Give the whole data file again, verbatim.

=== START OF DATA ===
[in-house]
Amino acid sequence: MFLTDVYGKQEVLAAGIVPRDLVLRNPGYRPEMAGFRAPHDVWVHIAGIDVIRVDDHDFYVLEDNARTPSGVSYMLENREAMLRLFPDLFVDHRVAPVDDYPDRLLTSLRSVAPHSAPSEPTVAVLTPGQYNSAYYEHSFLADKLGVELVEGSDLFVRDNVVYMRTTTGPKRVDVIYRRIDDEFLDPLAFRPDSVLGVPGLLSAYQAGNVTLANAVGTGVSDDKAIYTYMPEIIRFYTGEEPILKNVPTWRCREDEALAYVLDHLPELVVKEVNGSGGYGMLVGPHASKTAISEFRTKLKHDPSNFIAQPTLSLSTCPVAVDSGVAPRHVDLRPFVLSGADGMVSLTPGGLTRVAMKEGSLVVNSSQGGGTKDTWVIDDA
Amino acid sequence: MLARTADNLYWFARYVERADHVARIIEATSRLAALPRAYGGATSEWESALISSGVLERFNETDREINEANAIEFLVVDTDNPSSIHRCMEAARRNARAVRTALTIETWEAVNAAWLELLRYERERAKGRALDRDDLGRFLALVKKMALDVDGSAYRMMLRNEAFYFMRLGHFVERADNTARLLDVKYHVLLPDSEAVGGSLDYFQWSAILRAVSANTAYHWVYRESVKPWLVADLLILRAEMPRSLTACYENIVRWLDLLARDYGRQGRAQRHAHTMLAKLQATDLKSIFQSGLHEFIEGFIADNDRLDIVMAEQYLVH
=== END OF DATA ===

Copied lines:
[in-house]
Amino acid sequence: MFLTDVYGKQEVLAAGIVPRDLVLRNPGYRPEMAGFRAPHDVWVHIAGIDVIRVDDHDFYVLEDNARTPSGVSYMLENREAMLRLFPDLFVDHRVAPVDDYPDRLLTSLRSVAPHSAPSEPTVAVLTPGQYNSAYYEHSFLADKLGVELVEGSDLFVRDNVVYMRTTTGPKRVDVIYRRIDDEFLDPLAFRPDSVLGVPGLLSAYQAGNVTLANAVGTGVSDDKAIYTYMPEIIRFYTGEEPILKNVPTWRCREDEALAYVLDHLPELVVKEVNGSGGYGMLVGPHASKTAISEFRTKLKHDPSNFIAQPTLSLSTCPVAVDSGVAPRHVDLRPFVLSGADGMVSLTPGGLTRVAMKEGSLVVNSSQGGGTKDTWVIDDA
Amino acid sequence: MLARTADNLYWFARYVERADHVARIIEATSRLAALPRAYGGATSEWESALISSGVLERFNETDREINEANAIEFLVVDTDNPSSIHRCMEAARRNARAVRTALTIETWEAVNAAWLELLRYERERAKGRALDRDDLGRFLALVKKMALDVDGSAYRMMLRNEAFYFMRLGHFVERADNTARLLDVKYHVLLPDSEAVGGSLDYFQWSAILRAVSANTAYHWVYRESVKPWLVADLLILRAEMPRSLTACYENIVRWLDLLARDYGRQGRAQRHAHTMLAKLQATDLKSIFQSGLHEFIEGFIADNDRLDIVMAEQYLVH